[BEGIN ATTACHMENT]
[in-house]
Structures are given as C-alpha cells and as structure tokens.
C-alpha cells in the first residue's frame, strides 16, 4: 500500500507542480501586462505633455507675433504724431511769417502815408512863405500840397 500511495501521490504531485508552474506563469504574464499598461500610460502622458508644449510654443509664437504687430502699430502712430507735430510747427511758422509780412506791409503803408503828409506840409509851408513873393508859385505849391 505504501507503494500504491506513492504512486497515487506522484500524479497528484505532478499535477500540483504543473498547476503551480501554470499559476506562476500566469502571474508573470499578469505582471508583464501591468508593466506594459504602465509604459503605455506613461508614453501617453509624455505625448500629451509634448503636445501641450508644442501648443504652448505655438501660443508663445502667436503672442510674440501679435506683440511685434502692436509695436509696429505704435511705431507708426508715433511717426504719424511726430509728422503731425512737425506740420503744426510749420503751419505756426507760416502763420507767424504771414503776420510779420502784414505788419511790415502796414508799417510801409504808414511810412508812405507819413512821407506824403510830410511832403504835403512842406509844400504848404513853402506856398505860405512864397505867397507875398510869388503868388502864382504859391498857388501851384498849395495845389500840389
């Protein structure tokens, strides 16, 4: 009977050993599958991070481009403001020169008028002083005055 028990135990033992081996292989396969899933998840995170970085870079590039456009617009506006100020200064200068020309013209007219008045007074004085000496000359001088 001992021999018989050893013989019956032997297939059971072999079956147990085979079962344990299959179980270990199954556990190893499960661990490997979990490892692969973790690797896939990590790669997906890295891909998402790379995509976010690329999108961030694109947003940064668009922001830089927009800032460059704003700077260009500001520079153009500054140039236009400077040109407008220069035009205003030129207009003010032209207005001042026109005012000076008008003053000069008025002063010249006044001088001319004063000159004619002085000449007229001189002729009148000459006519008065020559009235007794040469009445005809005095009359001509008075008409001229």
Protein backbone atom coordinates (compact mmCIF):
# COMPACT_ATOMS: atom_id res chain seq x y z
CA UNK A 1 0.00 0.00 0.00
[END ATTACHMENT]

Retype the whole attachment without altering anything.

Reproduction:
[in-house]
Structures are given as C-alpha cells and as structure tokens.
C-alpha cells in the first residue's frame, strides 16, 4: 500500500507542480501586462505633455507675433504724431511769417502815408512863405500840397 500511495501521490504531485508552474506563469504574464499598461500610460502622458508644449510654443509664437504687430502699430502712430507735430510747427511758422509780412506791409503803408503828409506840409509851408513873393508859385505849391 505504501507503494500504491506513492504512486497515487506522484500524479497528484505532478499535477500540483504543473498547476503551480501554470499559476506562476500566469502571474508573470499578469505582471508583464501591468508593466506594459504602465509604459503605455506613461508614453501617453509624455505625448500629451509634448503636445501641450508644442501648443504652448505655438501660443508663445502667436503672442510674440501679435506683440511685434502692436509695436509696429505704435511705431507708426508715433511717426504719424511726430509728422503731425512737425506740420503744426510749420503751419505756426507760416502763420507767424504771414503776420510779420502784414505788419511790415502796414508799417510801409504808414511810412508812405507819413512821407506824403510830410511832403504835403512842406509844400504848404513853402506856398505860405512864397505867397507875398510869388503868388502864382504859391498857388501851384498849395495845389500840389
């Protein structure tokens, strides 16, 4: 009977050993599958991070481009403001020169008028002083005055 028990135990033992081996292989396969899933998840995170970085870079590039456009617009506006100020200064200068020309013209007219008045007074004085000496000359001088 001992021999018989050893013989019956032997297939059971072999079956147990085979079962344990299959179980270990199954556990190893499960661990490997979990490892692969973790690797896939990590790669997906890295891909998402790379995509976010690329999108961030694109947003940064668009922001830089927009800032460059704003700077260009500001520079153009500054140039236009400077040109407008220069035009205003030129207009003010032209207005001042026109005012000076008008003053000069008025002063010249006044001088001319004063000159004619002085000449007229001189002729009148000459006519008065020559009235007794040469009445005809005095009359001509008075008409001229």
Protein backbone atom coordinates (compact mmCIF):
# COMPACT_ATOMS: atom_id res chain seq x y z
CA UNK A 1 0.00 0.00 0.00